Adrian Magson is the author of 20 crime and spy thrillers, including the Harry Tate series, the Lucas Rocco series and the Marc Portman series. His latest books are ‘The Locker’ (Midnight Ink - Feb 2016) the first in a new thriller series, and ‘Hard Cover’ (Severn House - March 2016), the third of his Marc Portman novels.
The first thing to strike a reader about debut author Tom Wood’s ‘The Hunter’ is the size of the book. It’s a hefty 140,000 words and not one you’ll get through in one sitting unless you’re on a quiet beach somewhere with no interruptions.
The second thing to say is that if you are on said beach, you won’t want any interruptions, because if you get any, your friends and family will find out what reader-rage is.
The central character is Victor, background undetermined, origins concealed, skills lethal. For Victor is the modern equivalent of a ninja - part warrior, part assassin. Hired to acquire a piece of technology from a contact in Paris, and then kill him, everything falls apart soon afterwards when a number of gunmen try to kill Victor in turn. It occurs to him that he has been set up; but by whom? Victor’s world is a violent one and full of natural distrust, but only one or two people know of his activities, and that means the same one of two must be responsible, among them the broker who got him this current deadly assignment.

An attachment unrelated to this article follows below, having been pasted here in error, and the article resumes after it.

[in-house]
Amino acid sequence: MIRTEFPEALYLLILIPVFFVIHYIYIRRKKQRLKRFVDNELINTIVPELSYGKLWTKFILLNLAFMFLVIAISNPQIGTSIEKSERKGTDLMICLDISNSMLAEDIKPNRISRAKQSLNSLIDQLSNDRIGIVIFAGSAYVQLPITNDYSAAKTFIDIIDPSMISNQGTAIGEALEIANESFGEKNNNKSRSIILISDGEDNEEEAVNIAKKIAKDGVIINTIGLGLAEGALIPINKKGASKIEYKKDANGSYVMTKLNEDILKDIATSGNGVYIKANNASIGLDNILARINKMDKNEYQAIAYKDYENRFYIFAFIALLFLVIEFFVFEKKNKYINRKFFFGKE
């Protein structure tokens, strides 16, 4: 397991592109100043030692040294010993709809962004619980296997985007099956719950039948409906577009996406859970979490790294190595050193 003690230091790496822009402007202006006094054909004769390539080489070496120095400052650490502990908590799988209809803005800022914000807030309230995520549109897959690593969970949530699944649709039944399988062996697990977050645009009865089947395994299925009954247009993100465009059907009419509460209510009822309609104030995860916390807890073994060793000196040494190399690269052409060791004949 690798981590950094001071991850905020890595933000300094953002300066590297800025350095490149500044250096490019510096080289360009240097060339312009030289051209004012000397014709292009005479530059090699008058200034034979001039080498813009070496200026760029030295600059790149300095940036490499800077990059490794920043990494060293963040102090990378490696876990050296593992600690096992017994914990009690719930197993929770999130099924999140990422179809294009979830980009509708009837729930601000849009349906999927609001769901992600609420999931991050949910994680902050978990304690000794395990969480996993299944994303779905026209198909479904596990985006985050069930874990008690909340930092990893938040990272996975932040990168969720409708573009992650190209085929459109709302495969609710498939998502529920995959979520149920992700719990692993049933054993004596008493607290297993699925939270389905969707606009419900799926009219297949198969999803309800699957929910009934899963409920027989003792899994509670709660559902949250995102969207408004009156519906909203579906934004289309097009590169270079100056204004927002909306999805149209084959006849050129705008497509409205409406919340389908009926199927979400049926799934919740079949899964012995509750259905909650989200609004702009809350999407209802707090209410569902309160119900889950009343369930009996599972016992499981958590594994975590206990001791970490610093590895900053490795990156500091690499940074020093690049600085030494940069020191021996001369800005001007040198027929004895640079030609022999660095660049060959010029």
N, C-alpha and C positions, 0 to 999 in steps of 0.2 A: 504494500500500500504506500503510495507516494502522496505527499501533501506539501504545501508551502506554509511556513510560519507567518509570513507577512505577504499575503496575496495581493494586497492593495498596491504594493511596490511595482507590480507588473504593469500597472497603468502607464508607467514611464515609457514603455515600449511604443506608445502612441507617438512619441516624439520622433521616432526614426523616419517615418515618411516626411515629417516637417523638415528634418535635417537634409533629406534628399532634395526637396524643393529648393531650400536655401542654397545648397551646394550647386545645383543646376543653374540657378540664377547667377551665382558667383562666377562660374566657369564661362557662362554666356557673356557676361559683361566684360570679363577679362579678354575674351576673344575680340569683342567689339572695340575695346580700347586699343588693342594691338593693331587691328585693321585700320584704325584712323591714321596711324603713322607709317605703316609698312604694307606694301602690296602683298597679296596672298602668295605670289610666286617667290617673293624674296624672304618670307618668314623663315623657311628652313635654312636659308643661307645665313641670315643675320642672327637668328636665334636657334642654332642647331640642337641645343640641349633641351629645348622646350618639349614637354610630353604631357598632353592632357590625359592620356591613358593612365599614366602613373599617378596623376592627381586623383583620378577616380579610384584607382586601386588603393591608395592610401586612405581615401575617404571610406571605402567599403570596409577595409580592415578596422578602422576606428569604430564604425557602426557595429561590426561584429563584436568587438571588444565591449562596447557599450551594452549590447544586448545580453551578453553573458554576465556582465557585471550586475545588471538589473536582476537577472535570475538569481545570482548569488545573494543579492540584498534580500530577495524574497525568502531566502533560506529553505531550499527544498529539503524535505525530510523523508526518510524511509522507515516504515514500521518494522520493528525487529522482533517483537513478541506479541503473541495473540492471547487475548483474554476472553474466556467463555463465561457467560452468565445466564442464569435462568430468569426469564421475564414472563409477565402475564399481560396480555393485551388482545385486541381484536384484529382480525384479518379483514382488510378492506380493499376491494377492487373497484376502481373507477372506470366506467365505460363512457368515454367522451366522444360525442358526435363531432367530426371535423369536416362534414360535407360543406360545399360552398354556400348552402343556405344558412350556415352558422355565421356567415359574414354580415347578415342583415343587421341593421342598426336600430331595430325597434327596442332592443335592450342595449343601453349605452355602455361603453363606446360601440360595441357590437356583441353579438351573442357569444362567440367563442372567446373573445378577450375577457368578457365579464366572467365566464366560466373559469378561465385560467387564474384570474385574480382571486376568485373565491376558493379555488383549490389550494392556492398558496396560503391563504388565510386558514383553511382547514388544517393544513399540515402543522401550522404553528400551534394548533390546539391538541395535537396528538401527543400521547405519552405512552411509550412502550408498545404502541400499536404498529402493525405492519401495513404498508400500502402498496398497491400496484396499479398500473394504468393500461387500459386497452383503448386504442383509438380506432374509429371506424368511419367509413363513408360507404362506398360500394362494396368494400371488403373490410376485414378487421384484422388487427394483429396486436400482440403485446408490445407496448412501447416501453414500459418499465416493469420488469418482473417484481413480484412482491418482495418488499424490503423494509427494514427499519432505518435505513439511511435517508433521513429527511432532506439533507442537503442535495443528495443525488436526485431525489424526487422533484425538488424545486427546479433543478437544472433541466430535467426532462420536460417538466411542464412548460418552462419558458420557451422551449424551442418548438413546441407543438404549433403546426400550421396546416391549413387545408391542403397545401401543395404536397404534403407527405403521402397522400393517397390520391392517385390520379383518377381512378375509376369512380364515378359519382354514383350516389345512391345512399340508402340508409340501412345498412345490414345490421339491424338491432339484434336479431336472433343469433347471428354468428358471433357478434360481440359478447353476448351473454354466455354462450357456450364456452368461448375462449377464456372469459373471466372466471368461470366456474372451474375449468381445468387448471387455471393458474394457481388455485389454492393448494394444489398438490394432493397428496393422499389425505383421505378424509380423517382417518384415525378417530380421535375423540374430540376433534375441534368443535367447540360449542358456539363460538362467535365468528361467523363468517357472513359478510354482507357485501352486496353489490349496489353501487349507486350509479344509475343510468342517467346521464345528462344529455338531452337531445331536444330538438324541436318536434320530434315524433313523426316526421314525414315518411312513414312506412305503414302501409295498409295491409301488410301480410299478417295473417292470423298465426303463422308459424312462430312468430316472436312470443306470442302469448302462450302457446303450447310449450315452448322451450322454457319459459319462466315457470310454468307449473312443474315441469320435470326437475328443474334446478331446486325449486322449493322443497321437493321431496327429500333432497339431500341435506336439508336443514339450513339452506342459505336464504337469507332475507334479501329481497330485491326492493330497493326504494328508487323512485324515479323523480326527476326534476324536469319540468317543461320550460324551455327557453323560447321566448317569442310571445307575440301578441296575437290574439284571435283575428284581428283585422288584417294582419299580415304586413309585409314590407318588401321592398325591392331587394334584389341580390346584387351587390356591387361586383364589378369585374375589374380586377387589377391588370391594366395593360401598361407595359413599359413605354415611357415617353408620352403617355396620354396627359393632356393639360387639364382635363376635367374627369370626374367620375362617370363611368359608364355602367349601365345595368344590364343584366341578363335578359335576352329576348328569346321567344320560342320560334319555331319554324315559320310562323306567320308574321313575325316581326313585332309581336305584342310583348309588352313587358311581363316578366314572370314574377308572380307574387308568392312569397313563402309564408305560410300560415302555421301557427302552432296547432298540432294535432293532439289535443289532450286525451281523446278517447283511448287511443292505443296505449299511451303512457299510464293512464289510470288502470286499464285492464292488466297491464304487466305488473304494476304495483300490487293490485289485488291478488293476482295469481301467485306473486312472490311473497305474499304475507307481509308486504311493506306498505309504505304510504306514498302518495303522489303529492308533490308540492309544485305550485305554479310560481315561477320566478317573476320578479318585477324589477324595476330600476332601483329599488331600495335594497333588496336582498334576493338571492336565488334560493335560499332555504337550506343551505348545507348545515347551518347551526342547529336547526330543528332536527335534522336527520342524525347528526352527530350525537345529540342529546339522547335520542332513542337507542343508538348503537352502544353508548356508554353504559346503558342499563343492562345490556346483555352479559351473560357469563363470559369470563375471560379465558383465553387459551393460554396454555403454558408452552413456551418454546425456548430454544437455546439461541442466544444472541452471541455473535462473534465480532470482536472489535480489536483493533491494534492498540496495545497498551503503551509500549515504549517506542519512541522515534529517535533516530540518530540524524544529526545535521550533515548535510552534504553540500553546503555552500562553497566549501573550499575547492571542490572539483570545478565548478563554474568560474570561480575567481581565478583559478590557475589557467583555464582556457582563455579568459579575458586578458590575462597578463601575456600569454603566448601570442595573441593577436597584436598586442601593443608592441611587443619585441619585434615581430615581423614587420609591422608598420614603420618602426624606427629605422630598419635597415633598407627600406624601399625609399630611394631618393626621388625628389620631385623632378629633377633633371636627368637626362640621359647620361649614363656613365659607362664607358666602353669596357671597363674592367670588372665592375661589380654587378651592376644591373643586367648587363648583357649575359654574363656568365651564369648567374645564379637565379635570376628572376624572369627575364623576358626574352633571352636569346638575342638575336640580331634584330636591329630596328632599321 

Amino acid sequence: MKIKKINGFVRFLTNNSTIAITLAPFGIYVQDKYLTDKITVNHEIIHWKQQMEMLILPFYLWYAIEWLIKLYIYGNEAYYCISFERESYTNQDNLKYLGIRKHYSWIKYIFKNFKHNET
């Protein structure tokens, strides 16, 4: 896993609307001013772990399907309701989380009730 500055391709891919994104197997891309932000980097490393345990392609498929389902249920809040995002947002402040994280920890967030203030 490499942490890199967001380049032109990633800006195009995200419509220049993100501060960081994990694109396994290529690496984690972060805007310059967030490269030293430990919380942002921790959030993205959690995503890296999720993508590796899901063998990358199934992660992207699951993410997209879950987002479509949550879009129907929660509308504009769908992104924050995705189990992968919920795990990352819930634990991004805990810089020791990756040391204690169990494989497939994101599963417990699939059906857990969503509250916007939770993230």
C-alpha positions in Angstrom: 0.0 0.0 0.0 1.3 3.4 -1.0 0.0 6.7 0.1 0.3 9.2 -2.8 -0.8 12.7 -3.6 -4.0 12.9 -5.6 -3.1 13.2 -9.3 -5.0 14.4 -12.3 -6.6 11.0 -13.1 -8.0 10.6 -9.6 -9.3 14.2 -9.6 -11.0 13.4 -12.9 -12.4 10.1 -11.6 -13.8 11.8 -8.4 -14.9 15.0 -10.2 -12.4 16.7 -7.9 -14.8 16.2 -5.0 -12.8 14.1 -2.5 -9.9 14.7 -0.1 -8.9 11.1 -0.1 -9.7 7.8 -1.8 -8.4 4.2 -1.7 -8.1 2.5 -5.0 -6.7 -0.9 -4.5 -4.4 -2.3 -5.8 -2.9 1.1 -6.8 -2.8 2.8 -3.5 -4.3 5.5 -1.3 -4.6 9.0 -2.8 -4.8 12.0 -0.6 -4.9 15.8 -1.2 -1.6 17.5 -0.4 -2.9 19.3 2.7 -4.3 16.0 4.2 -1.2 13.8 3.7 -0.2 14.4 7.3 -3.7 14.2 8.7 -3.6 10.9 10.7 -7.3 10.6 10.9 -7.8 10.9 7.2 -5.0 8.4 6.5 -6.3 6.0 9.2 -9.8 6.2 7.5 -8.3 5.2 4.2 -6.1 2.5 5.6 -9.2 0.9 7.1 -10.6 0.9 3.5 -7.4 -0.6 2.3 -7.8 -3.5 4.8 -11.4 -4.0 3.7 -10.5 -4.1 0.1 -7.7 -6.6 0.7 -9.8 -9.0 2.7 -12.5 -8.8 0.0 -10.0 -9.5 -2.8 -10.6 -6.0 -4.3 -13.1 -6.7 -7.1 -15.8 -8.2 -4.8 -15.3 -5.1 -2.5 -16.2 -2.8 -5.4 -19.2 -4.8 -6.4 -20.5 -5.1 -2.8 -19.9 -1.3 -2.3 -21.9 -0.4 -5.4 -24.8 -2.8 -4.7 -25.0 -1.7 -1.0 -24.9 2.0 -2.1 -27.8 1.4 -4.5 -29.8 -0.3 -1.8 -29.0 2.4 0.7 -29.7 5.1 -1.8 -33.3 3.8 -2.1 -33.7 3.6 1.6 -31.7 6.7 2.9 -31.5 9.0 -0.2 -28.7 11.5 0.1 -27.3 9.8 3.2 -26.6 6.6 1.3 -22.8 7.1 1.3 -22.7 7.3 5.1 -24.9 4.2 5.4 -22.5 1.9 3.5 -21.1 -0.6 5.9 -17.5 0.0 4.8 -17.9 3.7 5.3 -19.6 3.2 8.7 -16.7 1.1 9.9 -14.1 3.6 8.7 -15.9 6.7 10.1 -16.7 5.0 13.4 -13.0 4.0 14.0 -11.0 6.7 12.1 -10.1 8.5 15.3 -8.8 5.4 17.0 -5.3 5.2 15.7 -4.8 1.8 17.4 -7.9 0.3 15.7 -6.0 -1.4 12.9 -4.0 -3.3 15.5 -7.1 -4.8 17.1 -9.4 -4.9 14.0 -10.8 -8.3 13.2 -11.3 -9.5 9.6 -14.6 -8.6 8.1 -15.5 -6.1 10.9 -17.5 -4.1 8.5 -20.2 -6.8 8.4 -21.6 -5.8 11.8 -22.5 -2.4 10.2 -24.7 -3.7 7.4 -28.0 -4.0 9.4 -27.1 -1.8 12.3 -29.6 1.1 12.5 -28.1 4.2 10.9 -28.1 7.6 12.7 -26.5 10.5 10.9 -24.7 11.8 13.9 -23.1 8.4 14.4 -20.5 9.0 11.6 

And so begins a non-stop chase across Europe, gathering in members of the CIA, the Russian SVR, the French police and intelligence services and a host of individuals in between with loyalties so divided they don’t always know who they are working for. Oh, and the British, too. In fact, Victor’s second biggest problem is Reed, a British-employed assassin operating on his own time for a group of shadowy Americans, and a man who just might be even more deadly than Victor himself. Reed’s orders? To kill Victor.
But that’s Victor’s second biggest problem. The first and most serious for this lone killer, with identities spread across half the world and documents in various hidey-holes, is that he trusts no-one; he allows himself to get close to nobody; he treats everyone he meets as a potential threat; he prefers to live on the margins of what most people would call any kind of social interaction. But when he meets his broker, in the form of Rebecca Sumner, although he comes close to killing her more than once, he finds himself not exactly attracted to her – that would be too obvious – but somehow becomes reliant on her presence. And for Victor that is a major step change in his life and his world.
But even in Victor’s world, nobody can stay out of sight, off the grid, beneath the radar, for long. There are too many links, too many times when he has to take chances which, inevitably, lead others to get too close.
I really enjoyed this book. It’s accomplished, it’s big, it’s packed with action, it’s fast and furious – no, it’s downright bloody livid - with fights, chases and weaponry (even some I’ve never seen in fiction before, such as the FN Five-seveN semi-automatic – the capital is N not a typo). And although the cover blurb describes it as ‘Jack Reacher meets Thomas Crown’, I found it far more like a Bourne film in speed, ferocity and pace of action.
This is a must for all thriller fans and I hope Tom Wood is hard at work on the next one.